Questions were a mix of 1-5 range type (examples below) and free comment areas.
Once signed off by school we looked back at previous months’ parental engagement data (included in Blippit Social) to see when parents would be most likely to respond. We then scheduled a Facebook Update to go on to the school Page at a specific time on a specific day when we knew, based upon our historic data, that parents would be more likely to engage.
[well type=””] On average each participant spent 4mins 14secs completing this Parental Questionnaire – which is quite quick when you see the mobile/desktop split of respondents (above) [/well]
We’ve a strong feeling that it’s because the survey was actually within Facebook that parents commented more freely and naturally than they might otherwise do. The comments were only seen by school. We need to do many more surveys to establish this for sure but the signs were there based on responses.
Only the school could see the responses coming in as they happened. We got the results in Microsoft Excel as well as ‘pretty’ PDF documents to share with SLT and Governors which will save me time.
We’ll do more surveys for Heads through the Blippit Social service because we know just how hard it is to fit in doing them efficiently and effectively.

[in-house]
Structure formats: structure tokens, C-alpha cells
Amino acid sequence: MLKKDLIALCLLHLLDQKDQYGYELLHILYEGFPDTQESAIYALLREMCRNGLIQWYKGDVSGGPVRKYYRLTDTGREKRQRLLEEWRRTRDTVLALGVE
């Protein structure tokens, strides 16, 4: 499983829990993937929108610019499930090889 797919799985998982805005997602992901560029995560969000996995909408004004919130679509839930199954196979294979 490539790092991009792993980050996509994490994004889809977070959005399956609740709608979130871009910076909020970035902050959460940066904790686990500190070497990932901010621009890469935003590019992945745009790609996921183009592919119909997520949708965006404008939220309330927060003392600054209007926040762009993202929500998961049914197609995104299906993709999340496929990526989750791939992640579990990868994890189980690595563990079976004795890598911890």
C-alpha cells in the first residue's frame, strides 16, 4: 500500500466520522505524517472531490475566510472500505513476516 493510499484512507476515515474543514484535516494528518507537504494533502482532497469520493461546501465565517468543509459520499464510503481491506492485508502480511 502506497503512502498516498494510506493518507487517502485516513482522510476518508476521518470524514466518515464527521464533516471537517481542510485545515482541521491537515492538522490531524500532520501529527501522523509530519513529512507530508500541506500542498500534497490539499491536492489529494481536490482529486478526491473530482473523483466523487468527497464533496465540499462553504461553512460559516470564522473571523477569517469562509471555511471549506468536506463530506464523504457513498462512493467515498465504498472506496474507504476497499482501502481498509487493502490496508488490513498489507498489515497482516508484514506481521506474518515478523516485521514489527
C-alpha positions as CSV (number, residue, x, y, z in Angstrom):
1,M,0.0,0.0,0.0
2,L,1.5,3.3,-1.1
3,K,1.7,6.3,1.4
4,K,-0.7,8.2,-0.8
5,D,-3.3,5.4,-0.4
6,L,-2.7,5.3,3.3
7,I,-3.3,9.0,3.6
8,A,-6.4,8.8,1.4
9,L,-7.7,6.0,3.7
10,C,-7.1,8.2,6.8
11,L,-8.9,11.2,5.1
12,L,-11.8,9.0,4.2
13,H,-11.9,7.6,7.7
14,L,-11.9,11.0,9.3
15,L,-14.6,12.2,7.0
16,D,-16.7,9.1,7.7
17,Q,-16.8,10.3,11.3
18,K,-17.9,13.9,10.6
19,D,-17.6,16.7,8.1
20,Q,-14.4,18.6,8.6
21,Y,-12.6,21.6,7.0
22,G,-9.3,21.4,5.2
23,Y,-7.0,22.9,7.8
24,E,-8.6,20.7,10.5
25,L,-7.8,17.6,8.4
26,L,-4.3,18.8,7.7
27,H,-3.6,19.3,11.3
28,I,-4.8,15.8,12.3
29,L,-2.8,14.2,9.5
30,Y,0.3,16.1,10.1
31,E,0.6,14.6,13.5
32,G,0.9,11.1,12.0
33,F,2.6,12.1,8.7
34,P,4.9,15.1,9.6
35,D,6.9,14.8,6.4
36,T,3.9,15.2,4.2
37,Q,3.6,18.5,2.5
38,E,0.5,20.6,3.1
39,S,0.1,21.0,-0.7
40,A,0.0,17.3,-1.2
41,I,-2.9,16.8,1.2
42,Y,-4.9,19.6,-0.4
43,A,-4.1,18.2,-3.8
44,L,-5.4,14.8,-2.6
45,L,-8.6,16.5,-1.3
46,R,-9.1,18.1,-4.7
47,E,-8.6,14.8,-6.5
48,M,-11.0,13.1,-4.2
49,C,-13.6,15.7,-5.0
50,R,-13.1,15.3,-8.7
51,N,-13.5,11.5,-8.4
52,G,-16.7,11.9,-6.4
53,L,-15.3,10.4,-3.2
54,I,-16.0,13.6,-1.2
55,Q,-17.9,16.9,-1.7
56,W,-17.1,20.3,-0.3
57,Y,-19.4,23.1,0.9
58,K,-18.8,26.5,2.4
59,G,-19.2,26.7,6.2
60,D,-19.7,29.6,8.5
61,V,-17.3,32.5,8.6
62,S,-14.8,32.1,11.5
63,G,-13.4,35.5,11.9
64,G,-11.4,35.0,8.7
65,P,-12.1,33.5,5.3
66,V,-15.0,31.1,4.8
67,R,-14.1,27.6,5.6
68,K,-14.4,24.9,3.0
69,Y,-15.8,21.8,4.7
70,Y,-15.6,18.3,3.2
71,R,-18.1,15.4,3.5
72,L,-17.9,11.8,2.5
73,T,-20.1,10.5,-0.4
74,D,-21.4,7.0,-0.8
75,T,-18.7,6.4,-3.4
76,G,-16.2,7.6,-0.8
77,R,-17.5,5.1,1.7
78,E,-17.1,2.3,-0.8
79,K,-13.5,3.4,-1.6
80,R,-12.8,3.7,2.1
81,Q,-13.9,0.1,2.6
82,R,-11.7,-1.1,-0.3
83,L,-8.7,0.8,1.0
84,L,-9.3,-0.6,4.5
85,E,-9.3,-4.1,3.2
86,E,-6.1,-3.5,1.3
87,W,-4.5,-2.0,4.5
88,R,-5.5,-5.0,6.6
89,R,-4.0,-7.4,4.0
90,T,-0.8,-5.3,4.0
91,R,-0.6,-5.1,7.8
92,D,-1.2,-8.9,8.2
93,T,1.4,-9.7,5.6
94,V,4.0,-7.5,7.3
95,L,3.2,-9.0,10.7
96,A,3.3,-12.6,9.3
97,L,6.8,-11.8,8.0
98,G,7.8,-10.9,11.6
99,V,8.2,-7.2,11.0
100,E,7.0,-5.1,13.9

We’ll be doing hashtag surveys next which are really lightweight, fast and dare we say ‘exciting’?
Fancy trying this approach like Lammack Primary? Just get in touch with us at Blippit.
We’ve emailed you already with special rates as a thank you for sticking with us from the beginning. If you’ve not received an email from us just contact firstname.lastname@example.org and we’ll put that right.
This week I went on to BBC Breakfast’s famous red couch for Blippit Social. I was lucky enough to be invited on to the programme to comment and advise on the use of social media by schools and attitudes of parents to the subject more widely.
The Inflame Game
The context for the piece was the question of whether or not a primary head teacher of a school had done the right thing by sending home a letter essentially telling them not to let their children go on Facebook, they were too young etc.
When Bill Turnbull (my mum’s favourite presenter second only to Michael Palin) asked whether the school had done the right thing I essentially said yes – for that school it was the right thing. Saying anything else would have been wrong and only inflamed the story. Not knowing or understanding the school’s context and history only the Head himself could say, on reflection, anything else. Every school is different and that includes it’s community; having worked with as many schools as we have over the years there’s no doubt about that. We do know now that done right, even Ofsted inspectors see huge value in our parental engagement approach.
Viewers’ comments on the BBC Breakfast programme Facebook thread on the day show that there is no one single view when it comes down to it. Parents do share the same essential views on safety but not necessarily the same view on what should be done and how to ensure it. Check the comments out to see what I mean.